I Am An Anomaly

I volunteer at my town’s Senior Citizen’s center a few times a week, working in the compDaily Heralduter lab associated with our public library.  There I perform crowd control when things get busy, and answer questions about using the computer, printing, and various websites. I get paid with a free cup of coffee (when I remember to go get it).

In many ways I am an anomaly. I am one of barely a thousand black people in a town whose population is over Seventy-six thousand. Except when I go to the supermarket or the main library I am pretty much the only black face I see, and I have to go to the mirror to see me.  So I definitely can’t ever afford to be colorblind.  And yes, my town is a Republican stronghold. When I asked for a Democratic ballot at the primary this spring I was one of only a handful, next to the giant stack of Republican ballots.  (But at least I had to ask, they did not simply assume that Black == Democrat).

Not so yesterday. I was in the computer room, and a gentleman came in who had never been there before. He had questions about how his phone works and about some of our classes (we offer free classes to the public). I answered, and thought we built a small rapport. He was smiling as he started for the door.  We had said absolutely nothing about politics.

He stopped before leaving, as if something suddenly struck him. Had I seen the movie about Hillary’s America, he asked.

Nope. Hadn’t seen it, don’t intend to, I don’t do propaganda.

Oh right, he said with a resigned look. You’re a democrat.

Now I happen to consider myself an independent. Yes, I voted Democrat in this last primary, which he couldn’t know, but mostly I like to pick and chose who I vote for up and down the ticket. But I’m black and I did not want to waste my time viewing propaganda, so I had to be a Democrat. And to him, that immediately turned me from helpful volunteer to the enemy.

He then proceeded to regale me with a list of things the movie “reveals” about Hillary. If I would only watch it, it would make me change my mind. I told him I actually like doing my own research (I am a researcher by trade, with a masters degree in Biochemistry and a second masters in Computer Science. I like looking things up for myself and not accepting other people’s opinions.)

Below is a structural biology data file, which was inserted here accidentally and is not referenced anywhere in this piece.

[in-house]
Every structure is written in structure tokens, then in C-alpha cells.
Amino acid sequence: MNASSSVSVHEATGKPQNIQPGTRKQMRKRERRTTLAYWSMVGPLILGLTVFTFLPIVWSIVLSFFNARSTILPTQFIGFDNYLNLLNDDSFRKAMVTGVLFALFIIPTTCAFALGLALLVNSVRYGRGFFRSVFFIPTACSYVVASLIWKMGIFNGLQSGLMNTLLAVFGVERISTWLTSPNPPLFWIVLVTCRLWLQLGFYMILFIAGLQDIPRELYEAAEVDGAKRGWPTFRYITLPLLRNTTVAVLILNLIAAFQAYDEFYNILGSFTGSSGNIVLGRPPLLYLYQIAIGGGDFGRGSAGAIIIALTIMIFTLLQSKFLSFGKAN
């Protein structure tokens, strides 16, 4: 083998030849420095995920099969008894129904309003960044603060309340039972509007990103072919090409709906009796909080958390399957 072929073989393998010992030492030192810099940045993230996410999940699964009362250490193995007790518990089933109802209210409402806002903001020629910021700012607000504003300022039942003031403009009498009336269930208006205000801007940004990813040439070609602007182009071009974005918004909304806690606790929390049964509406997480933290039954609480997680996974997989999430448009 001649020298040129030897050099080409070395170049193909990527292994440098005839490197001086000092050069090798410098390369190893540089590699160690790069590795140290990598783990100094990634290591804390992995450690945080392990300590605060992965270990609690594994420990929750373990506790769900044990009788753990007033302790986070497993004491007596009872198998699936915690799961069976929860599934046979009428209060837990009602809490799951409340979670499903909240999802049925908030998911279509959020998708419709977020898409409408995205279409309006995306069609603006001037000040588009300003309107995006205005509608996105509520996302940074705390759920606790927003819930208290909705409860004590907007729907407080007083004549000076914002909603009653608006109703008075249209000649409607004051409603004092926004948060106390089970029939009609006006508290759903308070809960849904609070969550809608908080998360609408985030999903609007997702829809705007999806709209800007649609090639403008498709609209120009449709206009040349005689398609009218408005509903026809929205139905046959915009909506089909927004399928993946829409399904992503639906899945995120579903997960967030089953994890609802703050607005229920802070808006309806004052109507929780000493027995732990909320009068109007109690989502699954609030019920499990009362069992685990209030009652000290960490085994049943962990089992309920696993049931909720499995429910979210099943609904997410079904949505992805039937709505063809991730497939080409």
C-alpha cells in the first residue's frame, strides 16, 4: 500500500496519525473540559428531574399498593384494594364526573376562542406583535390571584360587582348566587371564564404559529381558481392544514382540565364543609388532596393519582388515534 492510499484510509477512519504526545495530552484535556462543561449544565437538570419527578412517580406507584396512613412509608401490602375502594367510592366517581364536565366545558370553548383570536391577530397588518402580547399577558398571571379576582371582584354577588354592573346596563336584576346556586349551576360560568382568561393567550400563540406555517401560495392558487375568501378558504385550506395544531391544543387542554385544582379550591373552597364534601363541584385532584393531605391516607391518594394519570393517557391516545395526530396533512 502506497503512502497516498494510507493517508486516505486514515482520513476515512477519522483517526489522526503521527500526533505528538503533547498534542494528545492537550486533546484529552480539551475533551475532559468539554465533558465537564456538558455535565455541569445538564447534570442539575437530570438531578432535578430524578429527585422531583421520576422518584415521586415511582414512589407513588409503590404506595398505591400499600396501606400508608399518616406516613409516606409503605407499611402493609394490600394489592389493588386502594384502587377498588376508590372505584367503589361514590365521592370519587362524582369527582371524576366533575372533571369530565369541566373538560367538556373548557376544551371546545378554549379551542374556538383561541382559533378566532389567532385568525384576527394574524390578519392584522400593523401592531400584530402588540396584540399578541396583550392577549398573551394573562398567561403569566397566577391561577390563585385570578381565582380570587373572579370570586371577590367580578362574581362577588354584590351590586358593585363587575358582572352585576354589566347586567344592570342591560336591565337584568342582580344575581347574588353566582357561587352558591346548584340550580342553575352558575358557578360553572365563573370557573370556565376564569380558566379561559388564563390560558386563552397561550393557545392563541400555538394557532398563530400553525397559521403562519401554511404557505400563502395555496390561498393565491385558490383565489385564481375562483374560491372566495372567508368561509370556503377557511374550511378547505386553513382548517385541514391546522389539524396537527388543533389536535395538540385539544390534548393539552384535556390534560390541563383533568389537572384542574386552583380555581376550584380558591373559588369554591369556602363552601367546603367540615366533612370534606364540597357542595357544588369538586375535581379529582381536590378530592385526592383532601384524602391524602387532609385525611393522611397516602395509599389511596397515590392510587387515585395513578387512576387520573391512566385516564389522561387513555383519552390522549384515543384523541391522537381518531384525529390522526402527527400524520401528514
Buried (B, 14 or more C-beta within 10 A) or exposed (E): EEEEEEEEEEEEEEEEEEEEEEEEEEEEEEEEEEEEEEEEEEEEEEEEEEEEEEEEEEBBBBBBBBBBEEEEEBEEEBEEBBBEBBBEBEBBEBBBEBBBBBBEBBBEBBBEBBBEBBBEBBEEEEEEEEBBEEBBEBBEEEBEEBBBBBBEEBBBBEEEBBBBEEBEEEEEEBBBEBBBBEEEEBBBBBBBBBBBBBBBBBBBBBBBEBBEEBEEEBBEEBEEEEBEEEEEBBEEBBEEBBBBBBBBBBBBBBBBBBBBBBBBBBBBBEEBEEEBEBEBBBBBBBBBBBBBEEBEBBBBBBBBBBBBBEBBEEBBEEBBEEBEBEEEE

He proclaimed me stubborn like a rock, being blindly led around by the democrats and bad Hillary, and that my mind was made up and I was a sheep. I could have said the same about him. He was adamant that Trump was real, as was every detail he saw in that movie. It had to be real, it confirmed everything he heard on Fox.

I saw immediately there was no point in trying to convince him of anything, not even that I was grown enough to check the facts for myself. He was right about one thing. As soon as Trump was confirmed as the Republican nominee my mind was made up about the Presidential race. I could not vote for someone who actively encourages his supporters to exercise their racism and bigotry on people like me. I am neither blind, nor a sheep, and certainly not suicidal. I have done my homework, I may not know what either candidate, and that includes the Green Party candidate, thinks in their hearts. But I know what they say and do and how one extorts his followers to violence.

The truth is, I’m not an automatic Democrat because I am black. Nor will I vote for Hillary just because I don’t like Trump. My problem is that so many so-called ordinary people are so quick to use him as an excuse to unleash their hatred and bigotry. Someone tried to tell me there was no such thing as a lesser of two evils. I disagree. Sometimes the choices we make really do matter.

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